Get that guy going
No, not CJ Sapong. Though that would be nice too. The bigger issue is that Keegan Rosenberry has no key passes or completed crosses since the 59th minute against Portland. As worrying as Sapong’s lengthy goal drought has been, it is only the past few matches — since Rosenberry grew silent — that the Union offense has truly sputtered; they had three goals in four matches prior to scoring two on Red Bulls.
Rosenberry is such a key component to the Union’s success because he offers creativity from a wide area. If teams attempt to collapse the center on Tranquillo Barnetta, Rosenberry in space can pick out long, accurate passes into the danger zone, hold the ball in the final third, and drill crosses to the back post. On the other side, Fabinho offers just one of those options.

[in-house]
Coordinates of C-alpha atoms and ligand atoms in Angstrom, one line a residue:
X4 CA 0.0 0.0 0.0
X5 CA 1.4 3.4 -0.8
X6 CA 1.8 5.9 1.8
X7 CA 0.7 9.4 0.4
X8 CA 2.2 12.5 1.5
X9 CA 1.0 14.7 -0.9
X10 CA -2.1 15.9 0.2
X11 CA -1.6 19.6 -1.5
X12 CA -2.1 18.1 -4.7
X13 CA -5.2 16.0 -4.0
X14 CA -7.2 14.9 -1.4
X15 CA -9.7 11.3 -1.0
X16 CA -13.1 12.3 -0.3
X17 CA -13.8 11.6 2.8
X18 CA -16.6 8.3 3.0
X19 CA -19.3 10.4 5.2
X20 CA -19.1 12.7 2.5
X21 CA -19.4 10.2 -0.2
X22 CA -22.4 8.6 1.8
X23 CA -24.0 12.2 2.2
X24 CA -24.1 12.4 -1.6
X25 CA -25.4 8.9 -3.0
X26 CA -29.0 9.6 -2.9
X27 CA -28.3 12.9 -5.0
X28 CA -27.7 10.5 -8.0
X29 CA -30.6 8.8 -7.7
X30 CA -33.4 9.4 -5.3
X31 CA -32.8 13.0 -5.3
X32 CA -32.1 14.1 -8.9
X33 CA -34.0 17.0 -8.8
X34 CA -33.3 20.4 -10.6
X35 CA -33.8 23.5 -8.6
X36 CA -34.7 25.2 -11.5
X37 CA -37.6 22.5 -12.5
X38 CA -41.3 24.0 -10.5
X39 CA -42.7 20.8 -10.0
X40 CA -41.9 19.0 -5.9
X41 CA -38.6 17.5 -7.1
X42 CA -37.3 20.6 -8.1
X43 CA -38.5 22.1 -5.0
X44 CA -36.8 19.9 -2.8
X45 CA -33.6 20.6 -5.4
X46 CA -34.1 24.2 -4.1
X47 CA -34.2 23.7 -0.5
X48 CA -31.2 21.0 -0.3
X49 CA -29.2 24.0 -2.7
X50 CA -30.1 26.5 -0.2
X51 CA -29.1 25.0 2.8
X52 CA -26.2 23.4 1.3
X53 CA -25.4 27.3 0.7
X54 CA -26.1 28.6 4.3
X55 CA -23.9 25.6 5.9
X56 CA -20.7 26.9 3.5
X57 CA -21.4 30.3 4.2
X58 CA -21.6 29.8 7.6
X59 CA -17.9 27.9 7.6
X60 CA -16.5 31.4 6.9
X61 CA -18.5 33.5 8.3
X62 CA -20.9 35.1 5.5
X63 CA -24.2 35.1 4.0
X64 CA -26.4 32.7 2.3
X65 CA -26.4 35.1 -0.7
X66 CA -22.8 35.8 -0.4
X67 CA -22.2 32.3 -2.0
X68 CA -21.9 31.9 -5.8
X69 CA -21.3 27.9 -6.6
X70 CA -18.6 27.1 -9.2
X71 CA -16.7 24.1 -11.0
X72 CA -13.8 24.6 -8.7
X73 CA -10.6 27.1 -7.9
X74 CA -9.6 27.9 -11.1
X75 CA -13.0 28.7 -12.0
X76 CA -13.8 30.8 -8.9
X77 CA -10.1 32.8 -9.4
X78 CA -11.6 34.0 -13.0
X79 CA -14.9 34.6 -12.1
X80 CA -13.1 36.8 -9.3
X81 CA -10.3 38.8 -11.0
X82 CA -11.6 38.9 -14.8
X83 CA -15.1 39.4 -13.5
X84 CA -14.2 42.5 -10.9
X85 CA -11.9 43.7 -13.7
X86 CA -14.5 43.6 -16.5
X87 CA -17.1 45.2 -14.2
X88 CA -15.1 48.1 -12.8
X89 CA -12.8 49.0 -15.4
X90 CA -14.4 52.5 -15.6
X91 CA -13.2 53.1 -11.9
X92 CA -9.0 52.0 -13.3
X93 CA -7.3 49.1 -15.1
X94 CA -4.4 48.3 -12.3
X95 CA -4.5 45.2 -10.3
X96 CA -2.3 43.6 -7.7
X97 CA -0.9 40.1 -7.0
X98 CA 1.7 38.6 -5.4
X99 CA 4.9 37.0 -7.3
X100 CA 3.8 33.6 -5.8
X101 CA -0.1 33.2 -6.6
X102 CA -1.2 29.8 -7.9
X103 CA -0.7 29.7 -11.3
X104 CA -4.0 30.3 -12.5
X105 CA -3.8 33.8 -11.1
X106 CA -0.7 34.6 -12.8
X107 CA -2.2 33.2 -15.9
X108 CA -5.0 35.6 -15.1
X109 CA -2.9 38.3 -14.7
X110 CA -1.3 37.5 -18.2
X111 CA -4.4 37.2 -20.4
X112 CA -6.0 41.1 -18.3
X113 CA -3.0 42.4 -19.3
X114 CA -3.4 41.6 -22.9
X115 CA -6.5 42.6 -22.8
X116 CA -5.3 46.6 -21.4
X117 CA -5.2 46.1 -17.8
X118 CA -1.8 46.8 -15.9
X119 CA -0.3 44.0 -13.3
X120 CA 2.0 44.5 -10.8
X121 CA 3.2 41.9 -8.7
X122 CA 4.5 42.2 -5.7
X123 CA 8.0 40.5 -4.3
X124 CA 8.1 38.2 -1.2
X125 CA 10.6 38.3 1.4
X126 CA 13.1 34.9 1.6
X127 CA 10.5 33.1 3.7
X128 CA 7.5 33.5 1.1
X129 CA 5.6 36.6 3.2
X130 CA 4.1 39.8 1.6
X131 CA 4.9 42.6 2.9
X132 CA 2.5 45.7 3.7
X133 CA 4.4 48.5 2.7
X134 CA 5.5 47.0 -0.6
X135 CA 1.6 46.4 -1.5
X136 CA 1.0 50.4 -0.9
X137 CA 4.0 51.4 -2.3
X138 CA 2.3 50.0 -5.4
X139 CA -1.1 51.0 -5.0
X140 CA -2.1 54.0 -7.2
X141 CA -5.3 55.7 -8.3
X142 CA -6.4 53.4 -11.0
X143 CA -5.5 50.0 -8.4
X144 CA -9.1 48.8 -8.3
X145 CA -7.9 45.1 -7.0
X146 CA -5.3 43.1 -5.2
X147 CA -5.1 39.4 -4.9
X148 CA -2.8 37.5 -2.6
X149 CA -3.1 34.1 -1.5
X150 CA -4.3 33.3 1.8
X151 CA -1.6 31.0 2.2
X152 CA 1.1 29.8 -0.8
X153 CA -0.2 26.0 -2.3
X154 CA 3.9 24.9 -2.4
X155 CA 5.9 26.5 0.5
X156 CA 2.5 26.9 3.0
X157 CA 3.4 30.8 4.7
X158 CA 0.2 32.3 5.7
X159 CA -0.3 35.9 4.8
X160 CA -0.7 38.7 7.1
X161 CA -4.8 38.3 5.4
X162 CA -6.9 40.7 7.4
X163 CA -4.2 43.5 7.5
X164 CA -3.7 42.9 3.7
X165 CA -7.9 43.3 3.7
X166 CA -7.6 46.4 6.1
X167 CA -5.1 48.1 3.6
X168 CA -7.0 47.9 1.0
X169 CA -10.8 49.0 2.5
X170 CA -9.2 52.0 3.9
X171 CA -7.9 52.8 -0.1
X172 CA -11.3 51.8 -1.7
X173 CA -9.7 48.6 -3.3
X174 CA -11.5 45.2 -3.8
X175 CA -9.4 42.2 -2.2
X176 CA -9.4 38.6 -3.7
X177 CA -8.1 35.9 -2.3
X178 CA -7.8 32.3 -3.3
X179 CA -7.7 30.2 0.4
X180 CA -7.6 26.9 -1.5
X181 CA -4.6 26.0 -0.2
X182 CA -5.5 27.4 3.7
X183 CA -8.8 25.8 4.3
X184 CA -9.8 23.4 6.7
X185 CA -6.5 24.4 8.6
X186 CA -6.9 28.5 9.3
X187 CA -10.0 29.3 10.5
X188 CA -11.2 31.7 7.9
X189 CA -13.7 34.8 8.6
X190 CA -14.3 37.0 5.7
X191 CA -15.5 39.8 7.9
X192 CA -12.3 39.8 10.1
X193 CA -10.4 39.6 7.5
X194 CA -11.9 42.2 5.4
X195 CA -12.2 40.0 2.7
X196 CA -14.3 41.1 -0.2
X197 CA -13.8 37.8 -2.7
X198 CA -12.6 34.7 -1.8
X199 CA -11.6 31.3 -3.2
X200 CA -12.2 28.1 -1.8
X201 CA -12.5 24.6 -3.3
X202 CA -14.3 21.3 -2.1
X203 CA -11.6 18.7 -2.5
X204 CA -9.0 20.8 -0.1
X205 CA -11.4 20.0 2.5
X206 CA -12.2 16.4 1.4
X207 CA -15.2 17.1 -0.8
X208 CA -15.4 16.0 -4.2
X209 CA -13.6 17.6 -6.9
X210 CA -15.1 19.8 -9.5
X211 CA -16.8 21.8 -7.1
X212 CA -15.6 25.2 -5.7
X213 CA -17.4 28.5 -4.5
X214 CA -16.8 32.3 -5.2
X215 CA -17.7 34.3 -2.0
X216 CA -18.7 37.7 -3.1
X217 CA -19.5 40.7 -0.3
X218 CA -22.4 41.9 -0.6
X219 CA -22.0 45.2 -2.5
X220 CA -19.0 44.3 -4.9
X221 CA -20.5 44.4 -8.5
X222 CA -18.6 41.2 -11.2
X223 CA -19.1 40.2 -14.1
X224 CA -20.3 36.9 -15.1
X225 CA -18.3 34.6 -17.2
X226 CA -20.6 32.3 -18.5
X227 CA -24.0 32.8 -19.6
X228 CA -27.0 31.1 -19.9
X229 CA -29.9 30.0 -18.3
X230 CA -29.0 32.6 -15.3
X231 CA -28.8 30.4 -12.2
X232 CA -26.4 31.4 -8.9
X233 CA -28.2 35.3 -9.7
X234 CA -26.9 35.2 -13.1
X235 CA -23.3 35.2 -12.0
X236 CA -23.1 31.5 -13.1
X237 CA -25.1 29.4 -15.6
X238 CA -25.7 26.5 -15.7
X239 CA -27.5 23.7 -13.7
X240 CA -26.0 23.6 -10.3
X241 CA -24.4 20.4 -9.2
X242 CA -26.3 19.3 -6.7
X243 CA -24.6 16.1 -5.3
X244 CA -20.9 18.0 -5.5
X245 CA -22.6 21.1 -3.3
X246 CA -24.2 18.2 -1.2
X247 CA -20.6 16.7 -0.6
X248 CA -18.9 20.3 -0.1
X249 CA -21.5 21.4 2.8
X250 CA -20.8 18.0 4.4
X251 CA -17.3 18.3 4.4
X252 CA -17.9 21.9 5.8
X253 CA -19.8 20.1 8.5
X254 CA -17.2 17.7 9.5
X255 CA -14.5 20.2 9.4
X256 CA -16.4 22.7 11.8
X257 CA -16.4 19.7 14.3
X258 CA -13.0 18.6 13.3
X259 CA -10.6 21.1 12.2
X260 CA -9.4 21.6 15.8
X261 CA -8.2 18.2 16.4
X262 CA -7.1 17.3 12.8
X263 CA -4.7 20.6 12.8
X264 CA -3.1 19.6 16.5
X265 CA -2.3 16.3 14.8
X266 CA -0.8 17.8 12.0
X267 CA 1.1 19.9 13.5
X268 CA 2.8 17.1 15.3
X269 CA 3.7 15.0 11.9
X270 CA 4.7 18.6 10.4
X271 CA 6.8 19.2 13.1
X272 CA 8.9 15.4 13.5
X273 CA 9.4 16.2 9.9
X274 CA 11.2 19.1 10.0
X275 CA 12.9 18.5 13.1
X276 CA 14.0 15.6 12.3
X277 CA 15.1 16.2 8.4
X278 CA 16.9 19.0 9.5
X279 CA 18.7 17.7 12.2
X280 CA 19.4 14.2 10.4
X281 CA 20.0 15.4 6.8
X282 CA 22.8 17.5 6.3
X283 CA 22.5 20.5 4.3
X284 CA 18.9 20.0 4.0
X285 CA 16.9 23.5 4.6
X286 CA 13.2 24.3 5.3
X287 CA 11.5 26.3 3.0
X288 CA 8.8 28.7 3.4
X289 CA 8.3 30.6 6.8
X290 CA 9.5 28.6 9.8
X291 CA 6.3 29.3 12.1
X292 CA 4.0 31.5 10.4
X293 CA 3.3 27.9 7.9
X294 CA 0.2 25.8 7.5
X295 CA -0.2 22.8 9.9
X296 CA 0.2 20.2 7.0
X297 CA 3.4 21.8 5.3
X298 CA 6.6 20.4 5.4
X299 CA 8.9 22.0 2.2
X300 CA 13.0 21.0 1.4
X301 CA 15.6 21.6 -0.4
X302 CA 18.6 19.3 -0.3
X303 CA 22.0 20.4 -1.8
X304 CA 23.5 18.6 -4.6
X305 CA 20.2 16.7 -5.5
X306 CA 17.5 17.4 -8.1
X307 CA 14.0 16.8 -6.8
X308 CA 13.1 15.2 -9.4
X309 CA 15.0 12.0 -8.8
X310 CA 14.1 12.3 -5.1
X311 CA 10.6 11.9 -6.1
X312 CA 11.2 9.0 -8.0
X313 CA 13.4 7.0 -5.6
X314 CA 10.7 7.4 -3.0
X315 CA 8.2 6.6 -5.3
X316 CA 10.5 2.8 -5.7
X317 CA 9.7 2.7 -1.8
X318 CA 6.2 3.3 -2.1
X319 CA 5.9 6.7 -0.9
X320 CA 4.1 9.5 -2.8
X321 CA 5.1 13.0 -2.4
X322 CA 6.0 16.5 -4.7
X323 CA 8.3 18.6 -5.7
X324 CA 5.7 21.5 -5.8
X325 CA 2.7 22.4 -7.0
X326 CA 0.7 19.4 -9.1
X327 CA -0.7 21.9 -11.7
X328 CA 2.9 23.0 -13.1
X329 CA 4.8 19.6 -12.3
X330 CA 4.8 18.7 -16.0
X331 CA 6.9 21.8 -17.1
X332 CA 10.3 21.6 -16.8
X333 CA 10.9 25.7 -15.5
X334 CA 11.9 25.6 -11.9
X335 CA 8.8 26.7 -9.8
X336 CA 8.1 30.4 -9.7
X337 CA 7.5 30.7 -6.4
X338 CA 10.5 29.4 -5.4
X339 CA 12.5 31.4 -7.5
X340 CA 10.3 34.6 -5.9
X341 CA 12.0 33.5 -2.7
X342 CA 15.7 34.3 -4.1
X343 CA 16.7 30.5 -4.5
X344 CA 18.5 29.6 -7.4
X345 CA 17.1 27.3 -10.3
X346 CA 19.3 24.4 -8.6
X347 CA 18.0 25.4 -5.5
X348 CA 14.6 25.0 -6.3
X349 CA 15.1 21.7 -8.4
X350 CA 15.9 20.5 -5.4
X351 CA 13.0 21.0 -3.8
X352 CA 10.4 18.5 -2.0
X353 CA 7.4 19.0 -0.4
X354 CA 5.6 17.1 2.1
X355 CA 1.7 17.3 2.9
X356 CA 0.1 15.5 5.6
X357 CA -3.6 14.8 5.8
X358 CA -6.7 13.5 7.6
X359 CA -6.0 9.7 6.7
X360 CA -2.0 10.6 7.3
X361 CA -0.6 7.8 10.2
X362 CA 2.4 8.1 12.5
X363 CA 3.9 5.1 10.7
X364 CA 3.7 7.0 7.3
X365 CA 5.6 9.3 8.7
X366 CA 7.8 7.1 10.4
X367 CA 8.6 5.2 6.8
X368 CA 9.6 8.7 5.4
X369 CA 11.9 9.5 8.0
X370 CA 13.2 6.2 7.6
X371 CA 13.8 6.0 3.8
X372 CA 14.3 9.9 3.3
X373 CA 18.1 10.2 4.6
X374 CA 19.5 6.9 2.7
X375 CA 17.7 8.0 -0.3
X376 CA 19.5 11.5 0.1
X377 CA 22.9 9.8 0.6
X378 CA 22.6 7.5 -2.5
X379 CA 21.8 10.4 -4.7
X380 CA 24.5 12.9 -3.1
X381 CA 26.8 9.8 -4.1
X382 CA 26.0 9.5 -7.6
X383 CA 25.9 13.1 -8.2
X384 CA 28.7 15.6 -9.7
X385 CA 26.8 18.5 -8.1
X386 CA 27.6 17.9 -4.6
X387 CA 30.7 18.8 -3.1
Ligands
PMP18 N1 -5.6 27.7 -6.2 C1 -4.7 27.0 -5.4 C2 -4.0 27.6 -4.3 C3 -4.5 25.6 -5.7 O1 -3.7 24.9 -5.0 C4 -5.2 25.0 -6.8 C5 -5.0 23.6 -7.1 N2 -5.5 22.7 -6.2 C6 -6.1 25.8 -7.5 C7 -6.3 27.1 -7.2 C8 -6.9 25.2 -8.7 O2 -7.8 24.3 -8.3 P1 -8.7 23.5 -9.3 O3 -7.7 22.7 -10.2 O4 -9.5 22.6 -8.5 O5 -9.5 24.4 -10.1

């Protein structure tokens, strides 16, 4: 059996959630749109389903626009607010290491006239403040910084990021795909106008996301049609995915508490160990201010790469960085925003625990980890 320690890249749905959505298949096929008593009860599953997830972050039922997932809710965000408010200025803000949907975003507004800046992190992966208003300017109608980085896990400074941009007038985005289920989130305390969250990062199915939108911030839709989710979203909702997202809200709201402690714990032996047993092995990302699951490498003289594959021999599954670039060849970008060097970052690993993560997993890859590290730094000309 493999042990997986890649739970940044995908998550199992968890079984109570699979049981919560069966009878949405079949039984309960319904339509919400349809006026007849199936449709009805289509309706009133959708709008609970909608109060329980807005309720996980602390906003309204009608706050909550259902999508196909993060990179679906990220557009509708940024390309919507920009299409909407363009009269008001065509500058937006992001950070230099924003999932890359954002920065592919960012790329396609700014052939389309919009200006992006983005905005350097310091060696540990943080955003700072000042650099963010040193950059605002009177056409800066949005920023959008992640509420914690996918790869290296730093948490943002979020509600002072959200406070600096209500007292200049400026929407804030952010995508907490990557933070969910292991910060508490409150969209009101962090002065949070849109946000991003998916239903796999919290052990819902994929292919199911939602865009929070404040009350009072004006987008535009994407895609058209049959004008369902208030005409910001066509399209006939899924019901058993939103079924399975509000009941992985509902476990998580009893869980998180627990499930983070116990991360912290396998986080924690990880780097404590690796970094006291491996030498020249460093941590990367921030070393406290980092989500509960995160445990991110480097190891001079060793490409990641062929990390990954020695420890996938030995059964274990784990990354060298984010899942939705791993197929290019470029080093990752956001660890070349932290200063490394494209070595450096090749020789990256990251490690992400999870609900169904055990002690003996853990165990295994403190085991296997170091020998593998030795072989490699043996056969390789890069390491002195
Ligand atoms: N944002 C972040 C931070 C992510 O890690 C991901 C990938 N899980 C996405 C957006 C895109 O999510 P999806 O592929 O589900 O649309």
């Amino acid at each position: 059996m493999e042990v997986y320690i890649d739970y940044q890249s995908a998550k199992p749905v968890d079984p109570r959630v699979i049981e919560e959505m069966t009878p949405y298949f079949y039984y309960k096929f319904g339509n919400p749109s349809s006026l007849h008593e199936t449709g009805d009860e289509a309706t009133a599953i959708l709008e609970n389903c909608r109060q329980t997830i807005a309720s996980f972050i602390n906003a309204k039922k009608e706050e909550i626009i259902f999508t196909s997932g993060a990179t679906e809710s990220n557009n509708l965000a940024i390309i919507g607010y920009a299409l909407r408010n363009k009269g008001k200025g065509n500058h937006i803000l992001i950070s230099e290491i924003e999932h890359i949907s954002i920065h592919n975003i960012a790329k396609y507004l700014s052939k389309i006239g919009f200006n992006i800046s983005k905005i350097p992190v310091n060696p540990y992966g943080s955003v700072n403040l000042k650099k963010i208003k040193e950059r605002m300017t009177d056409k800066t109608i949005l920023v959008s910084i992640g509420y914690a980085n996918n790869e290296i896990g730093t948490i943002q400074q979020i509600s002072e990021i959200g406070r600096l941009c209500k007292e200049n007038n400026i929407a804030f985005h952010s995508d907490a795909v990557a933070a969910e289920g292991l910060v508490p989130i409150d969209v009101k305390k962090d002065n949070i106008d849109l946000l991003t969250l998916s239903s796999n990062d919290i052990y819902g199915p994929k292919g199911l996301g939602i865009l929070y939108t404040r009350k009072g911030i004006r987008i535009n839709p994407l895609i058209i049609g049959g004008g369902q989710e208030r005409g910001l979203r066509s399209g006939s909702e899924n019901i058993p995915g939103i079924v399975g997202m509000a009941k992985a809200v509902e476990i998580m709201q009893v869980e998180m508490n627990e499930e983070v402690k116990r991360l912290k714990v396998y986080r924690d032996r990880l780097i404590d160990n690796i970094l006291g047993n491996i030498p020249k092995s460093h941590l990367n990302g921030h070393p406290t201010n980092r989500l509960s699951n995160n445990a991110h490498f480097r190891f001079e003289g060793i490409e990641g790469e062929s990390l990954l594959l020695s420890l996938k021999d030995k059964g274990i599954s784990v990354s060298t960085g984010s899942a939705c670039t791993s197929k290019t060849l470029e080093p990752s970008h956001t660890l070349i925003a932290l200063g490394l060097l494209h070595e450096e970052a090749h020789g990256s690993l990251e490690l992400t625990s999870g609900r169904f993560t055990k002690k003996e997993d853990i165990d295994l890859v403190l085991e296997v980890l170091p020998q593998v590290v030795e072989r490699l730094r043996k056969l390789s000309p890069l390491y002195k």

The problem is: Everybody knows about Rosenberry now. He’s no longer the rookie right back with a question mark next to his name on opposition white boards, now he’s the focus of video analysis. Keeping him pinned back severely limits the Union’s ability to stretch the field and move the ball outside-in, particularly with Fabian Herbers occupying more central positions than Ilisinho did as a regular starter.
Orlando’s wingers are not particularly defense-savvy, but they are dangerous enough to make Rosenberry think twice about moving up the field with the inconsistent coverage of Ken Tribbett next to him. But getting forward must be a mandate for the rookie, because it both offers the Union far more options in possession and forces Orlando’s left back to play more conservatively.